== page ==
Rules for guardians in Ohio? Not until 2015 (OH)

The Ohio Supreme Court could be a year away from issuing rules to govern how local courts handle guardianship cases, even as legislators race to enact laws to correct problems identified in a Dispatchinvestigation.

After almost eight years of debate, a court-gathered committee issued draft rules for guardians this past spring. Guardians are people, typically lawyers or family members, entrusted by a county probate court to make decisions for people deemed incapable of managing their own affairs.

But those draft rules, which for the first time would hold all guardians in Ohio to uniform standards, could take another year or more to finalize. In the meantime, probate court judges are free to set their own rules.

“Unguarded,” a yearlong Dispatch investigation, found widespread problems with the way some guardians were managing the care of the people the courts call wards, including instances of abuse, neglect and financial exploitation. The series, online at, prompted calls for guardianship reform in Ohio, one of the few states in the country without a statewide oversight system.

The Ohio Supreme Court received more than 120 pages of responses to a call for public comment on the draft rules, from lawyers, judges, advocates and guardians.

Now, court officials say, those comments have been sent to another subcommittee to be incorporated into a final version of the rules. Once redrafted, the rules must pass through two more committees before they can go back before the justices for adoption.

The subcommittee working with the rules has met just once since the public comment period ended in late June, though members say they plan to meet two more times this year.

When asked when the rules might be made final, Supreme Court spokesman Bret Crow would say only that it would be sometime in 2015. He said the court is being responsible by not rushing such an important decision.

“The court is taking a thoughtful, deliberate approach to ensure the rules that will be adopted are effective, don’t unnecessarily burden probate courts, consider all the potential unintended consequences and provide the necessary care and protection for those who need it,” Crow said.

“Our first priority is the safety of Ohio’s citizens, especially those most vulnerable, so that’s why many different views are being considered.”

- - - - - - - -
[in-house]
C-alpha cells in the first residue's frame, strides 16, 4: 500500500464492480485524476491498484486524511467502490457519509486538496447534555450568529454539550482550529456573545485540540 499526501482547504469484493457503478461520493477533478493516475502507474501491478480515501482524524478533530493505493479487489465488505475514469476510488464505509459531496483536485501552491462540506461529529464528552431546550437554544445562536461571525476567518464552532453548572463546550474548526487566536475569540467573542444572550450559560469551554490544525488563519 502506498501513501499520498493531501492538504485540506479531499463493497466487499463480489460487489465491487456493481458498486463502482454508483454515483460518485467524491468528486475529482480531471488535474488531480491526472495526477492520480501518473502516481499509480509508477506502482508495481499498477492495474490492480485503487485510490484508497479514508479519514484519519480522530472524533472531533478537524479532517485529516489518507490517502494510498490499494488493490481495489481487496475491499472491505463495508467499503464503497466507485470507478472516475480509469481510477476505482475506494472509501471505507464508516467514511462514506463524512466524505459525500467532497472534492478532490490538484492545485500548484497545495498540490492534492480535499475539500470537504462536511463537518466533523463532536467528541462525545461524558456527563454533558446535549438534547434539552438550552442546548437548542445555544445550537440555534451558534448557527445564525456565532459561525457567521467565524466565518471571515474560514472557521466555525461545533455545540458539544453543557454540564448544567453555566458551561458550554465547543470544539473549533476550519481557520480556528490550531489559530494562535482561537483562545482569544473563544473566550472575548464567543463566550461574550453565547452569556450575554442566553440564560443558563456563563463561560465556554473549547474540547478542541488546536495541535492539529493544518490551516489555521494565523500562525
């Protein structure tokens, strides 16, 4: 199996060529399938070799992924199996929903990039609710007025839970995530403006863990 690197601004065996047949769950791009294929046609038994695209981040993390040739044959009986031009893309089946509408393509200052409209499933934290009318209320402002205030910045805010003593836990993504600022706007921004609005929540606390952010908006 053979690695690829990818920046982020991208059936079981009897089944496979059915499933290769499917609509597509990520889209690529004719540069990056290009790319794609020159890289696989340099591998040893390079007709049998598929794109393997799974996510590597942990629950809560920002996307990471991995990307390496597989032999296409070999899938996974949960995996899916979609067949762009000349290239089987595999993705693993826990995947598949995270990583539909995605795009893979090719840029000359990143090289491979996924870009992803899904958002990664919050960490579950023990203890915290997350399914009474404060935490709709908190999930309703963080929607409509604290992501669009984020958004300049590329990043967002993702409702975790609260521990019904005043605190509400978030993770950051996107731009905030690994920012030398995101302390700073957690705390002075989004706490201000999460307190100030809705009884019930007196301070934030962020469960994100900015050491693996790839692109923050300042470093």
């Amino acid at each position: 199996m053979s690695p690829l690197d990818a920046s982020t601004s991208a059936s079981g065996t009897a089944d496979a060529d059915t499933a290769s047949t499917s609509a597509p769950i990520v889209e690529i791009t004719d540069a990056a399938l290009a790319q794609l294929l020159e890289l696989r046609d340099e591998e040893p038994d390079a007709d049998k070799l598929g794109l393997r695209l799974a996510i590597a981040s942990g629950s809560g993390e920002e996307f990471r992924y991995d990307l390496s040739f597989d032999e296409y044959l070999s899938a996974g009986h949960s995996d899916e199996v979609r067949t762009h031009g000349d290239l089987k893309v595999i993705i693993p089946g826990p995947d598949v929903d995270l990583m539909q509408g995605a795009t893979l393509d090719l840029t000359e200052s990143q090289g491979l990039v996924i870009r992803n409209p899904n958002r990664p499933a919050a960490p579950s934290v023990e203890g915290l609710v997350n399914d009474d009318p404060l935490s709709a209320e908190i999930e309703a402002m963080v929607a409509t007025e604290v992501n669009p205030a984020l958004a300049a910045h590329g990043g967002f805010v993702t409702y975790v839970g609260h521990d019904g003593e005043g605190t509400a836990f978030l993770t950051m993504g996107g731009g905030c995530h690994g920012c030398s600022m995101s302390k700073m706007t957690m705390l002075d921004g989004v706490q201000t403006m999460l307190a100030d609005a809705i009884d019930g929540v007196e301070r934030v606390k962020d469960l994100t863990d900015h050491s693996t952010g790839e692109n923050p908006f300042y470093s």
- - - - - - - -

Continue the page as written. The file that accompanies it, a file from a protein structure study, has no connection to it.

He said the court’s process will work simultaneously, but separately, from legislation that has been introduced to provide all wards in Ohio with a “bill of rights” for their care. The justices generally support such legislation, Crow said.

State Rep. Dorothy Pelanda, a Republican from Marysville, introduced House Bill 624 last month to guarantee certain rights for people under guardianship and to ensure that guardians across the state read and understand a guidebook developed by Attorney General Mike DeWine’s office.

Crow said both the legislation and the new rules seek to protect wards from exploitation. “If enacted as proposed, Rep. Pelanda’s legislation would complement our efforts to raise the bar for guardianships,” he said.

Michael Kirkman, the executive director of Disability Rights Ohio, said he is worried that the delay in completing the court rules could dilute the final product. He is a member of the subcommittee that first drafted the rules.

“I understand that the court wants to be deliberate,” Kirkman said. “My concern is that every time it gets looked at, it gets watered down or changed in ways not in line with the committee’s original intention.”

Julia Nack is one of the state’s few certified master guardians, the director of the volunteer guardianship program at the Central Ohio Area Agency on Aging and one of the people working on redrafting the rules. She said her best guess is that it will be more than a year before the rules go back before the justices for approval.

She said the volume and nature of the commentary received by the court will make it difficult for the committee to incorporate all the feedback.

“We’re trying to change the whole culture of guardianship” in Ohio, Nack said. “It may take this kind of upheaval to accomplish that.”

It surprised her that so many comments the court received asked for the new rules to apply to all guardians, including family members.

The draft rules apply to only professional and attorney guardians, which was a point of contention between advocates on the subcommittee, such as Nack, and probate judges and lawyers. If the public feedback leads to the rules applying to everyone, it will affect how the Supreme Court develops guardian training, Nack said.

Christy Tull, interim director of the Ohio Supreme Court’s Judicial College and the curriculum-development manager there, said she thinks the training for new guardians will be ready for testing in the spring. The group planning the training decided to design it for professional guardians who already understand the court system, Tull said. However, members knew they might need to include a wider audience.

The challenge has been to create training that is approachable for new guardians but also is valuable to long-serving attorneys and professionals, she said.


Rules for guardians in Ohio? Not until 2015
Josh Jarman
October 13, 2014
The Columbus Dispatch